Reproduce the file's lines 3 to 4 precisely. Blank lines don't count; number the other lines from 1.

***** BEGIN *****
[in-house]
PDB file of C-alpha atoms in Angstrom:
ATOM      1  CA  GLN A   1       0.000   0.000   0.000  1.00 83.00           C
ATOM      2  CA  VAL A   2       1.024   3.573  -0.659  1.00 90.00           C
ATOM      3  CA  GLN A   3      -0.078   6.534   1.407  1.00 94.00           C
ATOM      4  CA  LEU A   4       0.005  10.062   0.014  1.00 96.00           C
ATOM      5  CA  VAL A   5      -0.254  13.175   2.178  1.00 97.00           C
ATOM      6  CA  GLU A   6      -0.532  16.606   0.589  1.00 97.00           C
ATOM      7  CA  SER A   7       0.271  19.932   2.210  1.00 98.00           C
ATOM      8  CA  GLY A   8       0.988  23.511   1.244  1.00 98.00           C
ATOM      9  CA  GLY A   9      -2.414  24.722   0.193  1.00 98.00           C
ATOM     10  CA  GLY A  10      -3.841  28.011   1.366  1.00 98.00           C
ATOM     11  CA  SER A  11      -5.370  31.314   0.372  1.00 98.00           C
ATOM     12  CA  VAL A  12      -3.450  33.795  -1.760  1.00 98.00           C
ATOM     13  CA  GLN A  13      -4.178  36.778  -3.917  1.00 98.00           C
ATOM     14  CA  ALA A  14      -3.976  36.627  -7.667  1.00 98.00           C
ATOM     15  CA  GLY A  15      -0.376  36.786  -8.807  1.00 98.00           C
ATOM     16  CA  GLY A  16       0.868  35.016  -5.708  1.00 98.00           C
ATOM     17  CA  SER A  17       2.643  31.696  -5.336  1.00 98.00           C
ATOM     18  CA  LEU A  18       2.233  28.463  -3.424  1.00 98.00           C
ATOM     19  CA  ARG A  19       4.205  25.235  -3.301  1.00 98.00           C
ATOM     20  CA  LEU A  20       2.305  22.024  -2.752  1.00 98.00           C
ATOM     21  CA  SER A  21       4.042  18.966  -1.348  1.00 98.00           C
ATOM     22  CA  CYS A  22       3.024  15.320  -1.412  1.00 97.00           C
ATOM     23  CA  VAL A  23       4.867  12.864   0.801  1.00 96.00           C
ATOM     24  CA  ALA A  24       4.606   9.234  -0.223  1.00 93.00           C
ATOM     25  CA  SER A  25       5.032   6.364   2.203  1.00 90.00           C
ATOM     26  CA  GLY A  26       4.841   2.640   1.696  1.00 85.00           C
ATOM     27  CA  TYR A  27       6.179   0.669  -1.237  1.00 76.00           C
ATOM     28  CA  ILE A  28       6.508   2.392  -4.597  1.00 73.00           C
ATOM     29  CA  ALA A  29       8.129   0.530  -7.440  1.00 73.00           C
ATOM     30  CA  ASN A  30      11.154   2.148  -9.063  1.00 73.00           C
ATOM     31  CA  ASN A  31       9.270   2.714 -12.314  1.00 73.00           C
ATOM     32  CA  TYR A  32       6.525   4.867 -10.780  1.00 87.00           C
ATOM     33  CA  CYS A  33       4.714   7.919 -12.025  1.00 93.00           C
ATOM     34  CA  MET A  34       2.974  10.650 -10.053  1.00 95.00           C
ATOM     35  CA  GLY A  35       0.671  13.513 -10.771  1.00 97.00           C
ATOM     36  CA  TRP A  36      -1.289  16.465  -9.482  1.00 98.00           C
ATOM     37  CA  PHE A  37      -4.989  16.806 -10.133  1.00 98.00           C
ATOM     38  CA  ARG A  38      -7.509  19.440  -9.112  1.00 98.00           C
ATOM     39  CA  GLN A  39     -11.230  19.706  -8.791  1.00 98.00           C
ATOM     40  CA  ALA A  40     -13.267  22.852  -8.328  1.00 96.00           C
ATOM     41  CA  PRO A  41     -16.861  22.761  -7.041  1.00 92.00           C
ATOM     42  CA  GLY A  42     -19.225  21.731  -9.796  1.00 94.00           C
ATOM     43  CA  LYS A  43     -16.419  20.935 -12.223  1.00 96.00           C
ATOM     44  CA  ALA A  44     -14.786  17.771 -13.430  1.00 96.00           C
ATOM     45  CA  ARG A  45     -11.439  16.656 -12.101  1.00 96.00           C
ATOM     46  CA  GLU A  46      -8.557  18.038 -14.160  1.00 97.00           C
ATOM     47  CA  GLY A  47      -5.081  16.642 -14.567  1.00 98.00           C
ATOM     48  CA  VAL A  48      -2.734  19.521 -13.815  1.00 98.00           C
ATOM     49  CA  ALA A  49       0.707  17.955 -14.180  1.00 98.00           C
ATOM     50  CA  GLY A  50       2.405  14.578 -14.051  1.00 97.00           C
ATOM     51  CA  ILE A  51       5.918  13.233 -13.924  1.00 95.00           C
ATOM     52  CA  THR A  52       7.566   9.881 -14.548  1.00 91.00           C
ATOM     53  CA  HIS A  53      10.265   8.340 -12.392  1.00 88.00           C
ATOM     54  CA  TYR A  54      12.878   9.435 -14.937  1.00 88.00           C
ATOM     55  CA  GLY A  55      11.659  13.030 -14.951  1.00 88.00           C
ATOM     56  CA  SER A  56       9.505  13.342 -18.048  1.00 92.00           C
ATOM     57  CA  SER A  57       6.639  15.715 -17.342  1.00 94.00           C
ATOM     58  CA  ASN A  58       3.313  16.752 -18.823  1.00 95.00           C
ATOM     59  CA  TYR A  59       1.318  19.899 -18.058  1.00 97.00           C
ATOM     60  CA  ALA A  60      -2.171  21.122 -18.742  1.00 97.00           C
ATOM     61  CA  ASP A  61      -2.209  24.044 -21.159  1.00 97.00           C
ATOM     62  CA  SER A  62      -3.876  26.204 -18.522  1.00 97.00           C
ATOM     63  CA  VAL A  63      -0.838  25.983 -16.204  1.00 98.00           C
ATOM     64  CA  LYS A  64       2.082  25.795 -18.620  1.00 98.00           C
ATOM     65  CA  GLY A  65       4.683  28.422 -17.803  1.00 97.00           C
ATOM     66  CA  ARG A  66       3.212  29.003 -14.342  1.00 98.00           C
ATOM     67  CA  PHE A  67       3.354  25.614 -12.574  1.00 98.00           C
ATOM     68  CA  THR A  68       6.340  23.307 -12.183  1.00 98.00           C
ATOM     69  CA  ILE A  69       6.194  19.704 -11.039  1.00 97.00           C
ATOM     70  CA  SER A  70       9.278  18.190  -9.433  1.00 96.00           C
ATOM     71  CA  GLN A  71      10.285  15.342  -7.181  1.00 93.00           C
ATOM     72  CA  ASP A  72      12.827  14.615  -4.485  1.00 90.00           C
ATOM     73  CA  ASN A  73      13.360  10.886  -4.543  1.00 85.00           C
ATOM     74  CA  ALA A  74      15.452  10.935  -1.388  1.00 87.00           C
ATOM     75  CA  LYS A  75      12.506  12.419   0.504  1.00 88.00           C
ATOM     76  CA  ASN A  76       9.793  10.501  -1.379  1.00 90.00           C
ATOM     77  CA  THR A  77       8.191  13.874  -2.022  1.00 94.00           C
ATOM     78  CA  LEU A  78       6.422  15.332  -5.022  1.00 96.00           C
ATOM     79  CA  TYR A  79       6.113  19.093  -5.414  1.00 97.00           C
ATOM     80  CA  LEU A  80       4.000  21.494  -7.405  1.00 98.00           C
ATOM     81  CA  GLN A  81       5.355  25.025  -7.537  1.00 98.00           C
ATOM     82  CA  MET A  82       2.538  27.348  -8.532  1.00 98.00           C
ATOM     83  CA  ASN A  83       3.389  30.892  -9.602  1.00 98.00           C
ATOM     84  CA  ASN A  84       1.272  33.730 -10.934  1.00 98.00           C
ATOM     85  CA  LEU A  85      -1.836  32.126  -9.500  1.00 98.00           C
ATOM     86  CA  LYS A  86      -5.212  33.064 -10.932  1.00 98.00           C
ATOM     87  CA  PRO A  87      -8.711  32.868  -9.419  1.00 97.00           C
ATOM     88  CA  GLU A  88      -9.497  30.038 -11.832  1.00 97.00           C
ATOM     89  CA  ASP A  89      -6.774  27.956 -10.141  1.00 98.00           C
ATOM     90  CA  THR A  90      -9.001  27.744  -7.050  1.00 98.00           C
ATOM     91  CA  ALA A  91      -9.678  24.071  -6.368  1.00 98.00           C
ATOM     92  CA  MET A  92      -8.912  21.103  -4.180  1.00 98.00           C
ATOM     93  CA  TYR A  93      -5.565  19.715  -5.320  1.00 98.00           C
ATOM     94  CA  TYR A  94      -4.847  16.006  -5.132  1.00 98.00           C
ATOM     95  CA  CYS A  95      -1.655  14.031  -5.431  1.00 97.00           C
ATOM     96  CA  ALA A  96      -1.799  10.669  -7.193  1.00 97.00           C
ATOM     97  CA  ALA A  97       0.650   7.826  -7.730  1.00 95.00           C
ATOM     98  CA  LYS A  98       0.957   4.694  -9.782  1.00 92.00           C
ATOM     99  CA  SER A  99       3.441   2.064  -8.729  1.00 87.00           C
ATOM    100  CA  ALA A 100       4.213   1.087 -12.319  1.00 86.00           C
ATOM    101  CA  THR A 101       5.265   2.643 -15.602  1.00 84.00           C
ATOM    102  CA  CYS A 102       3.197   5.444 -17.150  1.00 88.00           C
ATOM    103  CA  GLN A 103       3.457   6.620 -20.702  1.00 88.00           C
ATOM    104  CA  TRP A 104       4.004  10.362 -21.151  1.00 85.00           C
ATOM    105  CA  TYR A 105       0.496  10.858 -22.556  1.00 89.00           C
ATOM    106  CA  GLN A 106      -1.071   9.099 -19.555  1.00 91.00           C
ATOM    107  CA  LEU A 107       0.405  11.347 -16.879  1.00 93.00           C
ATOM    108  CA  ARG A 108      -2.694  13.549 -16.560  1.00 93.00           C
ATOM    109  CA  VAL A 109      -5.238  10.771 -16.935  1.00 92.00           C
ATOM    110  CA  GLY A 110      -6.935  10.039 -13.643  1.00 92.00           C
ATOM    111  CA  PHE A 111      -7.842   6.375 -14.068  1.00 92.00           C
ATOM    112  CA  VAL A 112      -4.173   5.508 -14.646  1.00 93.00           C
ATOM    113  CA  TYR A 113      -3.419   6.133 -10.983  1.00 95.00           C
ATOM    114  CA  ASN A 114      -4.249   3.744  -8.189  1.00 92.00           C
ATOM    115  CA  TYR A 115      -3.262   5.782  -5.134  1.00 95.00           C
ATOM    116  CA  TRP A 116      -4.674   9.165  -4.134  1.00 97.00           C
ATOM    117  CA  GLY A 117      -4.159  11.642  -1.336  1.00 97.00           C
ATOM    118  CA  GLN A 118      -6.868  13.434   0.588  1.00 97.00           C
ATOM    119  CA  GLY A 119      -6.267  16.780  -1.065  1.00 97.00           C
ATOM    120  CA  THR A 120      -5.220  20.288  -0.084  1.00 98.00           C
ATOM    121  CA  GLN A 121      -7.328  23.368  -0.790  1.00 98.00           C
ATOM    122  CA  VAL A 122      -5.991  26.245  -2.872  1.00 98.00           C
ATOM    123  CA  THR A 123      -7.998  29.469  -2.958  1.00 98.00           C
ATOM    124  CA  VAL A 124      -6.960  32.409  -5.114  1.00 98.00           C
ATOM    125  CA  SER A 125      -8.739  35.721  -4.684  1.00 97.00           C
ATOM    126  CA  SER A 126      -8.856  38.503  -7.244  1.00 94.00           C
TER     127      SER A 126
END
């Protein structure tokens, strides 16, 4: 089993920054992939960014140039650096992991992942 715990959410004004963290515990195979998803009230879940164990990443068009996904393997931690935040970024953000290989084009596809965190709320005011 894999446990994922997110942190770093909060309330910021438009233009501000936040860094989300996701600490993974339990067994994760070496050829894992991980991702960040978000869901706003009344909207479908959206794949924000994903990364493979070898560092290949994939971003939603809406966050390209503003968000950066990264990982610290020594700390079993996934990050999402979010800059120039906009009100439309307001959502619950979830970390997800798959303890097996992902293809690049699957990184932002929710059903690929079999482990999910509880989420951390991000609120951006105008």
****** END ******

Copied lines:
ATOM      1  CA  GLN A   1       0.000   0.000   0.000  1.00 83.00           C
ATOM      2  CA  VAL A   2       1.024   3.573  -0.659  1.00 90.00           C